This would be an inductive sensor when you're wrapping a wire around the spark plug wire. The current flowing through the spark plug wire induces a current in your coil.The Arduino pins are protected by what are called "clamping diodes" that will protect the pins from high voltage currents under 1ma. I wouldn't expect to see more current than that from your inductive sensor unless you use a large number of wraps of wire, but if you want to add additional protection you would add a resistor between the coil and Arduino input as well as a 5.1V zener diode between the input and ground (coil -> resistor -> zener cathode -> analog input). Zeners are like regular diodes conducting from anode to cathode with a .7V drop, but also conduct cathode to anode when the voltage is over their rated breakdown voltage.How many times you should wrap a wire around the spark plug wire and what size resistor you should use is hard to say. Perhaps the simplest way to test would be to connect both ends of your coil to an LED and judge by the brightness of that LED.Expect a lot of electrical noise to mess with your readings as well. That is why there aren't any "easy" schematics used in this situation.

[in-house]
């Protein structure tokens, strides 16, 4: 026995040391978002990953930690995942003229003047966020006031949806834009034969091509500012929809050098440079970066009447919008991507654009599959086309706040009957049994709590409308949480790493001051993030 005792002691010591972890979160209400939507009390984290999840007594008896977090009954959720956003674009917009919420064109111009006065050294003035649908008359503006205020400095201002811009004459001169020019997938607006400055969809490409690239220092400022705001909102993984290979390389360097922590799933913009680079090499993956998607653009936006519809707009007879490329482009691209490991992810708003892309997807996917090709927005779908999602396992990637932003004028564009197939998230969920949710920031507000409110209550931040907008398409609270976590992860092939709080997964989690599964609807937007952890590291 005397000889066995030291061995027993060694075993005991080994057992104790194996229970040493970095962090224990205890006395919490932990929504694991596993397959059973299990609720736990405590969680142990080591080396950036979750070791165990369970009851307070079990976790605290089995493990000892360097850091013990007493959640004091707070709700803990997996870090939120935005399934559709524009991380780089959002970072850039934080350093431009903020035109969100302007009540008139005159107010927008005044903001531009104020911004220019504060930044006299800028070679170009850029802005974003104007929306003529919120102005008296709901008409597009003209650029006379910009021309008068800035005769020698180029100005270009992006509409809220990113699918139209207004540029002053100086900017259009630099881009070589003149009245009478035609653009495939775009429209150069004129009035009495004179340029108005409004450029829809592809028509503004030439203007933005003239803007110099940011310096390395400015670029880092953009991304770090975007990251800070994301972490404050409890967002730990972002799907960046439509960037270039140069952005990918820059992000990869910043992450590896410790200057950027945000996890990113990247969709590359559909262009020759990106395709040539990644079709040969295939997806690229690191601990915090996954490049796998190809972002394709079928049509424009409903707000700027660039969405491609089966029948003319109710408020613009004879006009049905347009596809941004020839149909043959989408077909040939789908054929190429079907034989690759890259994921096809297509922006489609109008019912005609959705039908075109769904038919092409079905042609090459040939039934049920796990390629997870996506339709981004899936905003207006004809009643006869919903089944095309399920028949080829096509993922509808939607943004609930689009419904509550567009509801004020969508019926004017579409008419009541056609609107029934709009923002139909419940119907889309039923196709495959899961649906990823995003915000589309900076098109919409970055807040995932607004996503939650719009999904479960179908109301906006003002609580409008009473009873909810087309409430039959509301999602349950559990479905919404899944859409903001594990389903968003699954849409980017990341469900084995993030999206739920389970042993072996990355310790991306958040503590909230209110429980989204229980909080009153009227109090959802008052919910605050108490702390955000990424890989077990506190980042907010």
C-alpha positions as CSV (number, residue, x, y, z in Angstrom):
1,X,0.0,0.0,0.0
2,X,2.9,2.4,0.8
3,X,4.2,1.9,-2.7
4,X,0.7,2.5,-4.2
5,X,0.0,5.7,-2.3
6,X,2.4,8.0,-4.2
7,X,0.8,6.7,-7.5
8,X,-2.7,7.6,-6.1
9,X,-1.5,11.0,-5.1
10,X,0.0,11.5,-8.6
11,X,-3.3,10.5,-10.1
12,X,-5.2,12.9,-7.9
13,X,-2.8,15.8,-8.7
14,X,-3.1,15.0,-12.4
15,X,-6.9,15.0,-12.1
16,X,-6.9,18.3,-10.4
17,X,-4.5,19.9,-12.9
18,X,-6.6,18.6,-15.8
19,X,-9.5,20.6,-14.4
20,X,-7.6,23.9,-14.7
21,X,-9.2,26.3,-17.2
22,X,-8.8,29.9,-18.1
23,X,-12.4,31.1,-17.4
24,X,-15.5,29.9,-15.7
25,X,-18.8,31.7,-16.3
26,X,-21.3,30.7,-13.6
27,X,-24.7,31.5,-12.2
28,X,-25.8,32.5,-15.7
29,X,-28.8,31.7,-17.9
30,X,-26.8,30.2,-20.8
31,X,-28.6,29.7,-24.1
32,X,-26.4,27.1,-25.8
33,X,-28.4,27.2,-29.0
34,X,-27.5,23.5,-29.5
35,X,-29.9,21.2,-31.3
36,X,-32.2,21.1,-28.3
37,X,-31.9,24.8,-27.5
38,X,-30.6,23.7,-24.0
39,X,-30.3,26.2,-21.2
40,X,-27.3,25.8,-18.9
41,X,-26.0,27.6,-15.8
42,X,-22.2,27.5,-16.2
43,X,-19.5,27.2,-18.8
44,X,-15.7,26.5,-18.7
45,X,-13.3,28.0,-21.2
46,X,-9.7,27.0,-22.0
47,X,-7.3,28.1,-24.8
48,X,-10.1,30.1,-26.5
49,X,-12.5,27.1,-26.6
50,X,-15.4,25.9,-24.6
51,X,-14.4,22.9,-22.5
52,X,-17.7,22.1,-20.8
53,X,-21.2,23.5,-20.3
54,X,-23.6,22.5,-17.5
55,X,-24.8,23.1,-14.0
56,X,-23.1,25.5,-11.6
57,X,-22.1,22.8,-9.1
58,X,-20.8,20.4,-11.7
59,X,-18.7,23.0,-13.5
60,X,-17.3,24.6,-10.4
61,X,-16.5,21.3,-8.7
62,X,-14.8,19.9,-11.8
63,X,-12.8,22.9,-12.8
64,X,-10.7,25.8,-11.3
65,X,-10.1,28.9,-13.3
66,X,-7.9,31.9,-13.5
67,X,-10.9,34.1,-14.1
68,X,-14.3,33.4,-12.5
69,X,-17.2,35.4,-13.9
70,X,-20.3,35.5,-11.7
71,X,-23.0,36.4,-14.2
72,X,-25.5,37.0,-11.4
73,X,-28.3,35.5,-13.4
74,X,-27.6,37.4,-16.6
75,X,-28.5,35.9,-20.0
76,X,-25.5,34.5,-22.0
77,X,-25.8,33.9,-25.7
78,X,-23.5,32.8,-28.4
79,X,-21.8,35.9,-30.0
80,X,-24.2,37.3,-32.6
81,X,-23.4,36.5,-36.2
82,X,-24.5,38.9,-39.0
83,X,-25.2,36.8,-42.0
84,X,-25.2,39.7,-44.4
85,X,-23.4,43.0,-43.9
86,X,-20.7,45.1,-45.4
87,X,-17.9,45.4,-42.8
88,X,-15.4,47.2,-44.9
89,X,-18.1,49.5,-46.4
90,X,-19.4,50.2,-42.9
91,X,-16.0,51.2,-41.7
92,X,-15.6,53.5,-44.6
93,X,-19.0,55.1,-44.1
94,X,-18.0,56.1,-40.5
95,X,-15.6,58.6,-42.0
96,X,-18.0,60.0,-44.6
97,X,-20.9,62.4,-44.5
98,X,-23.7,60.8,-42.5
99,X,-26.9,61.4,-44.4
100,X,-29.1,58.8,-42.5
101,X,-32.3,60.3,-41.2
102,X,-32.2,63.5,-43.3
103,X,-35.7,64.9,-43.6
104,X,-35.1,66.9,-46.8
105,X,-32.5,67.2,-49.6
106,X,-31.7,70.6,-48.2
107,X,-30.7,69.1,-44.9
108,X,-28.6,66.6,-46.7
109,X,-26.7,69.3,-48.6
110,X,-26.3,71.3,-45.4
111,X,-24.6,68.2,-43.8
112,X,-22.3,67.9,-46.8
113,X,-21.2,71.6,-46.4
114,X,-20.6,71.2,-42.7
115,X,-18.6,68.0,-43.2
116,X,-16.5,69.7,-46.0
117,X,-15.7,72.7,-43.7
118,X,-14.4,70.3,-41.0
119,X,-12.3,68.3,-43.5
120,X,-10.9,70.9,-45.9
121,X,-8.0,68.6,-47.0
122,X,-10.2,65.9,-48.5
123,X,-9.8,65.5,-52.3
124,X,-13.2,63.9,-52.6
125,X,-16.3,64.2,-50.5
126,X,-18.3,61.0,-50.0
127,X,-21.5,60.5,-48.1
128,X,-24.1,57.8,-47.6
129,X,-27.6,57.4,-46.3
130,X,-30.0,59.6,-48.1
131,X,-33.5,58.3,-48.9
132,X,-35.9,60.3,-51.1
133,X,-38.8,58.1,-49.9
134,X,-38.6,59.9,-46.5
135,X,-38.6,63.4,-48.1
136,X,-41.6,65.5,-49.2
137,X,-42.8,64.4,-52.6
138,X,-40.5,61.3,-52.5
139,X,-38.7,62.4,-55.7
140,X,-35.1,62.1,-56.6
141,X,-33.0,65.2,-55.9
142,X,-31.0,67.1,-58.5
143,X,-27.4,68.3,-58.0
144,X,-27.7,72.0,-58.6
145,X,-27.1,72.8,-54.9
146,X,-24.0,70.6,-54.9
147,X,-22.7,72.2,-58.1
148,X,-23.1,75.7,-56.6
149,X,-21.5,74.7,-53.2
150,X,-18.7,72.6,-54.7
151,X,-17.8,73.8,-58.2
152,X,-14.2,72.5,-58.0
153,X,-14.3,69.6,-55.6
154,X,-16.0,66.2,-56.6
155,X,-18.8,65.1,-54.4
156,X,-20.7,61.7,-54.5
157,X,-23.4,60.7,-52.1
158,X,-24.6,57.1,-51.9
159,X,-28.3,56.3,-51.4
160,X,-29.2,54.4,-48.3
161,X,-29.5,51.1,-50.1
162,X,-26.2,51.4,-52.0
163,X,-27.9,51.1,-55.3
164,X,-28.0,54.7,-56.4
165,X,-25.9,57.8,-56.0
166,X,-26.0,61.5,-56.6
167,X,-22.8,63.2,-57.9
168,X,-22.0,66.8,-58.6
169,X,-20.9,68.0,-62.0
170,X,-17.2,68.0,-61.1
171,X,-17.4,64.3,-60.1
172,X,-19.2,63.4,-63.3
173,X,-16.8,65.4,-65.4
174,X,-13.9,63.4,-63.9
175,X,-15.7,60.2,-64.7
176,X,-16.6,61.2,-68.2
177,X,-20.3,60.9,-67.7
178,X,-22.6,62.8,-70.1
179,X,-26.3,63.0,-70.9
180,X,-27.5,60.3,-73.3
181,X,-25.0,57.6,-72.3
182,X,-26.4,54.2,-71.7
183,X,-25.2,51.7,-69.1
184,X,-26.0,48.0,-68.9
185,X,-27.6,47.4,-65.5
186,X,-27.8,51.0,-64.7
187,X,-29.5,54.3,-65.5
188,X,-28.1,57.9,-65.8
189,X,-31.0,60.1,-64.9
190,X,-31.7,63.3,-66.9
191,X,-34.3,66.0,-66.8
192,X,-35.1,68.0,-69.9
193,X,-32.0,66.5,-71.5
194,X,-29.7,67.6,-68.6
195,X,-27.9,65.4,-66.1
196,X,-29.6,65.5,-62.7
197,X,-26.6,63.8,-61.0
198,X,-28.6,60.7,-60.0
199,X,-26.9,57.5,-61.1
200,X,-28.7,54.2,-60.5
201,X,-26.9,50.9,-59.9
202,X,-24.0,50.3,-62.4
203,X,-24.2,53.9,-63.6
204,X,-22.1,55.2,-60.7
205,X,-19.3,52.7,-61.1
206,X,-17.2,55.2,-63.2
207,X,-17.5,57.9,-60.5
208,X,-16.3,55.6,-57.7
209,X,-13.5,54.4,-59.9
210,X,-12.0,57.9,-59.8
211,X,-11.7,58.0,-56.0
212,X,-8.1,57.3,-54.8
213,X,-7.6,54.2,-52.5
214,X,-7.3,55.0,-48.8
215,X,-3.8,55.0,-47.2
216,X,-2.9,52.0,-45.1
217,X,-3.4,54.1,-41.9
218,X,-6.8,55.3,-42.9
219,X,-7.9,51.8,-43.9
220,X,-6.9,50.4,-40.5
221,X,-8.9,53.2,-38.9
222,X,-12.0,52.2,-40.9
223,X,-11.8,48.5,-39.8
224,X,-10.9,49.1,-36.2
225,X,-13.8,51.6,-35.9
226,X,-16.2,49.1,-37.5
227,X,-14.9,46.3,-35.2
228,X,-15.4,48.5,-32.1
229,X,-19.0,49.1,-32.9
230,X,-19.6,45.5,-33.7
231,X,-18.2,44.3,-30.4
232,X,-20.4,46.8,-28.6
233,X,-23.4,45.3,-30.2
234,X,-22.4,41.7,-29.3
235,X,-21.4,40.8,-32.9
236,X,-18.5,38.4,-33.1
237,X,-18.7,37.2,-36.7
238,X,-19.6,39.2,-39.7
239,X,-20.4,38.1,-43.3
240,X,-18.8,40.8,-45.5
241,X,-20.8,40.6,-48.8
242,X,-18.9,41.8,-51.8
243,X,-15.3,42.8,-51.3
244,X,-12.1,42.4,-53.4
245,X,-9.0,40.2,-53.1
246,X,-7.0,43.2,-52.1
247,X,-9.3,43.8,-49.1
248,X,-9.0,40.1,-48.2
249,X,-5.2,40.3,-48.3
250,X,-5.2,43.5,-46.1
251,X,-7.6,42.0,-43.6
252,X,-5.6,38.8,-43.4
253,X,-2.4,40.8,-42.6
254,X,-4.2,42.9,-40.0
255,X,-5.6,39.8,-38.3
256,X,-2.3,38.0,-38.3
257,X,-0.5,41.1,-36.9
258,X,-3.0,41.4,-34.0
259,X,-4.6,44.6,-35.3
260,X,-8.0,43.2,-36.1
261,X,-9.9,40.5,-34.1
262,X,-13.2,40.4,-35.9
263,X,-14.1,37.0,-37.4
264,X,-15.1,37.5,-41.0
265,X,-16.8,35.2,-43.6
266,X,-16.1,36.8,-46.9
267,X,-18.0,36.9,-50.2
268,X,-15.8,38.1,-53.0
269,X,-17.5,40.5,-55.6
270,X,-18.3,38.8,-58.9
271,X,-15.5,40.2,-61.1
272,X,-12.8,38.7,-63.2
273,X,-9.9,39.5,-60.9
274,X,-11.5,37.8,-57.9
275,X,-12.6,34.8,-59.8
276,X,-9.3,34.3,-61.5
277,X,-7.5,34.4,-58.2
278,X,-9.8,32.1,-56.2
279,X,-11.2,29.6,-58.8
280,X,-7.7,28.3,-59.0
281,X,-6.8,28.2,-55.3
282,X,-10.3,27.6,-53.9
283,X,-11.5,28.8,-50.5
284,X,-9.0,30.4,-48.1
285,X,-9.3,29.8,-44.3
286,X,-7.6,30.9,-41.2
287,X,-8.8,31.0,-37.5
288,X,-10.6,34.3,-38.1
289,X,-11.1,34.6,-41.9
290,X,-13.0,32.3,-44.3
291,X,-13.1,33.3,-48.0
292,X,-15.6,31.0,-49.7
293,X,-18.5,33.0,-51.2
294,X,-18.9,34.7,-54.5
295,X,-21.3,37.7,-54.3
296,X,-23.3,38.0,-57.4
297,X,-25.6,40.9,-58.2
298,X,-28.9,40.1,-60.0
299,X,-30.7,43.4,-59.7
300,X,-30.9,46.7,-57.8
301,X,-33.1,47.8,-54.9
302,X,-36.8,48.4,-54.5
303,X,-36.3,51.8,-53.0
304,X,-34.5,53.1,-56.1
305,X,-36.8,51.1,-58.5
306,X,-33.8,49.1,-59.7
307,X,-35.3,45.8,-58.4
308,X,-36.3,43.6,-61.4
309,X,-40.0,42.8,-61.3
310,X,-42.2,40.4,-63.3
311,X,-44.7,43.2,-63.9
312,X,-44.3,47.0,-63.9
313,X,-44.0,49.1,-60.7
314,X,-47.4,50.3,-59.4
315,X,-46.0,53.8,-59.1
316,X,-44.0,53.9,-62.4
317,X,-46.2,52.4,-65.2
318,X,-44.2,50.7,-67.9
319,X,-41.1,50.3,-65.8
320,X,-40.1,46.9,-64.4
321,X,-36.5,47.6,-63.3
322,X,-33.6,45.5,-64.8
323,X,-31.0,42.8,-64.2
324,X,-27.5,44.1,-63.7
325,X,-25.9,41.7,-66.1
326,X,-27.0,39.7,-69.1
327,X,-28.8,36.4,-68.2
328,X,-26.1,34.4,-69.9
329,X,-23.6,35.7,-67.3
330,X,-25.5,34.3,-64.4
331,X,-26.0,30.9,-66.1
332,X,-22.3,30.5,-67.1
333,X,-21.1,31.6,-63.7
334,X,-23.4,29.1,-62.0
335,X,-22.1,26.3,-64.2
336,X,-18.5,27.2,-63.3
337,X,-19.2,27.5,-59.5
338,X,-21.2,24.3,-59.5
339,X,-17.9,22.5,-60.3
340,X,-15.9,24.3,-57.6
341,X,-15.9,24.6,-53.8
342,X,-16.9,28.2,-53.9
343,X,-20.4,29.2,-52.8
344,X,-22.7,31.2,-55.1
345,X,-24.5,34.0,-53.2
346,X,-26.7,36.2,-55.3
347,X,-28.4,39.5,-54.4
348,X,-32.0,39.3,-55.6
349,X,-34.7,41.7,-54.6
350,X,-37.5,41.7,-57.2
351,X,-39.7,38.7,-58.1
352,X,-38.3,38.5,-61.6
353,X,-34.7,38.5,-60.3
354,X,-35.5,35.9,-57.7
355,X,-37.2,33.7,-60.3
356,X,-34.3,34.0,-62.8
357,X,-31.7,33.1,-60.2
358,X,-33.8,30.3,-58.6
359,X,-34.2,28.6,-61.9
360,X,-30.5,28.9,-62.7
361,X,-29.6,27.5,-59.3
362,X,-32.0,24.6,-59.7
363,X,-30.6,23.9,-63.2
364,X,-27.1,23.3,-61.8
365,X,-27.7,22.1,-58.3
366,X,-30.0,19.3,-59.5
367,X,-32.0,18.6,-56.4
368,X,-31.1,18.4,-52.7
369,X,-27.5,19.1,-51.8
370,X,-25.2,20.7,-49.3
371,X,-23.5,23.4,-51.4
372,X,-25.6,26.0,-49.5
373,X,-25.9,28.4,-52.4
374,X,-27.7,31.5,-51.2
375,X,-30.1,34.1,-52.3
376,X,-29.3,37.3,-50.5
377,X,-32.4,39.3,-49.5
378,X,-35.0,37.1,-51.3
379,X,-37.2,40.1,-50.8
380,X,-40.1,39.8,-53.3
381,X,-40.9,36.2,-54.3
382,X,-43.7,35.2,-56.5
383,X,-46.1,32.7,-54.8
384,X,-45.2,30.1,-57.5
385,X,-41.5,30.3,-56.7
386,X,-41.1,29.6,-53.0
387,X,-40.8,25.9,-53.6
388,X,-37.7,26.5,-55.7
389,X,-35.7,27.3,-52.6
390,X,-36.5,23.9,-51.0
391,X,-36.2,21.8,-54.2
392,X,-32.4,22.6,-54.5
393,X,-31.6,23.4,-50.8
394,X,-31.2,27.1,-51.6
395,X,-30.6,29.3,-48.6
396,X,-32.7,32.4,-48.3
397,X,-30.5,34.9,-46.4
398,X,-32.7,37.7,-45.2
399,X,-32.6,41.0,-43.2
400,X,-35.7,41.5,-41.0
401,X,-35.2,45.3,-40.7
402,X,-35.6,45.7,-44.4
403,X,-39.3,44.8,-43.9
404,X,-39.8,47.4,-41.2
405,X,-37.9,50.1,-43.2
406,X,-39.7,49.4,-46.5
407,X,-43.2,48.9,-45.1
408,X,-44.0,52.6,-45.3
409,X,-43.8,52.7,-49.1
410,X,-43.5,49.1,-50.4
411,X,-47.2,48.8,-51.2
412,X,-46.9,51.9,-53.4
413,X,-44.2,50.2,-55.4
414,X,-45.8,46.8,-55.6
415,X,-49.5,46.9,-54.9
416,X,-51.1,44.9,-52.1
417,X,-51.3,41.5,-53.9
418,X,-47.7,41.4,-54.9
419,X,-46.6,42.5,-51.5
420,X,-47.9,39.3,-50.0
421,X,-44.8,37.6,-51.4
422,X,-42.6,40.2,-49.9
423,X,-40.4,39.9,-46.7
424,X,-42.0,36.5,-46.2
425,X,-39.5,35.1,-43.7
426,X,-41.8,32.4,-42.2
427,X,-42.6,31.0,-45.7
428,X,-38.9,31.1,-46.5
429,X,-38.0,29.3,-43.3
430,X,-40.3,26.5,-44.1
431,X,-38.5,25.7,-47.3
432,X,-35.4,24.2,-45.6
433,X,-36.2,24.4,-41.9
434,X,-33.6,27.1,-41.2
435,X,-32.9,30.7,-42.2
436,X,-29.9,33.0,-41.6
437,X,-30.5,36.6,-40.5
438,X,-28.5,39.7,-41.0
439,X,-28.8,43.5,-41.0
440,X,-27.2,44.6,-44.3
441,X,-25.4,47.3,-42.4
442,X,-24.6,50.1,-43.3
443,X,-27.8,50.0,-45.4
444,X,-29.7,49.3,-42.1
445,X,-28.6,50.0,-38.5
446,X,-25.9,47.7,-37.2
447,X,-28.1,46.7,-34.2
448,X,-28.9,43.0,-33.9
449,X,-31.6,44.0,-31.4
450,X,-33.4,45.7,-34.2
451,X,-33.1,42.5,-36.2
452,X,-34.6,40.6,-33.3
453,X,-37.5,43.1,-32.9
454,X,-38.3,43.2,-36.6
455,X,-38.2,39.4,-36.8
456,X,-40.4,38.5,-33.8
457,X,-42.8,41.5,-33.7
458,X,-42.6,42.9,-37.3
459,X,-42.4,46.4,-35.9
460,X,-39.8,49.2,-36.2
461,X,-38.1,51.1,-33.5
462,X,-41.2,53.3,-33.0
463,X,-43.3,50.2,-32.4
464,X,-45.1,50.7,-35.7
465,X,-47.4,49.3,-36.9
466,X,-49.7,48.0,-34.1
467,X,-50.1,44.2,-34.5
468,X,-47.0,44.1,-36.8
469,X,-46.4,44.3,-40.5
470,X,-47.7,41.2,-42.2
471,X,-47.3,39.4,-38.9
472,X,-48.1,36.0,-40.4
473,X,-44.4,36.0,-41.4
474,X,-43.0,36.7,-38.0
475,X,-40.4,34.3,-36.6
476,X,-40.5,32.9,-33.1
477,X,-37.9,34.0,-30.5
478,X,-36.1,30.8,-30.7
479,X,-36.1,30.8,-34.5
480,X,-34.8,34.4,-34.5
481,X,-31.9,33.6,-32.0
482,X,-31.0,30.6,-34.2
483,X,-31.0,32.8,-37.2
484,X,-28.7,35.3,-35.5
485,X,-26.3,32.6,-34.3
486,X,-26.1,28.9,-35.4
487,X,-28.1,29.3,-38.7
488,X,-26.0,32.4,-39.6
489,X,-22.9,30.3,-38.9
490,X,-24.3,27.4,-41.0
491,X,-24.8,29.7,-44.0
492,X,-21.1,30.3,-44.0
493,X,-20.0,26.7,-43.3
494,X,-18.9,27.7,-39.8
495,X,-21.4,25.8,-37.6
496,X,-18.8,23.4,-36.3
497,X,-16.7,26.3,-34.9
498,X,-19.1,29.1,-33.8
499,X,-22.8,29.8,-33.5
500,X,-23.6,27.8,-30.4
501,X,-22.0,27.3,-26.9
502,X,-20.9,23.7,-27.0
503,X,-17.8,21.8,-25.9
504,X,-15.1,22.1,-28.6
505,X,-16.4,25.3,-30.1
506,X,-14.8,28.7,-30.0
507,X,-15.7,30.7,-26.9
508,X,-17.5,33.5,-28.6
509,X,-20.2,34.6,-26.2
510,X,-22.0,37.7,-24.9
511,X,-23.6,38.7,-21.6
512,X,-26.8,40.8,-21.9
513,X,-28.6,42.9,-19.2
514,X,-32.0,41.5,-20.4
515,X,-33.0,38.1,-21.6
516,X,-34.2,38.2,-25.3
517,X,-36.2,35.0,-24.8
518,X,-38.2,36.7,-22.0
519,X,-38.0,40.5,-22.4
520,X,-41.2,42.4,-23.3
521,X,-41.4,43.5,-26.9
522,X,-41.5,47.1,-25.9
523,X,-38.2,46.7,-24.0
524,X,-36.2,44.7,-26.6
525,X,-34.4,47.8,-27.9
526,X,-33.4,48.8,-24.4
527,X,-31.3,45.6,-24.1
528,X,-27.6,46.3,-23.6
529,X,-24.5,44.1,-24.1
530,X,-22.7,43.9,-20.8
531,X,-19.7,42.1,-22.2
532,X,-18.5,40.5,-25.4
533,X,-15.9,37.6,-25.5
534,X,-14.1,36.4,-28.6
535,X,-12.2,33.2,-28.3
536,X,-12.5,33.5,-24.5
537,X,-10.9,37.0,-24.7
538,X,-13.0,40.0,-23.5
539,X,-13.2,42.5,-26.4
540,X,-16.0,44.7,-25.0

If you get a miniature glass wire ended neon this will fire when coupled to an ignition wire in this way. I did this way back in the 60's.Now if you put a photo detector transistor against this and wrap it in black tape you will have made an optical isolator so the flashes are safly read by your arduino.
I meant, will a photo detector be able to read that many flashes a sec?
but my actual missing point is the frequency measurement with the arduino.
Simply google arduino frequency measurementBasically you time the interval between two successive pulses and take the reciprocal of it.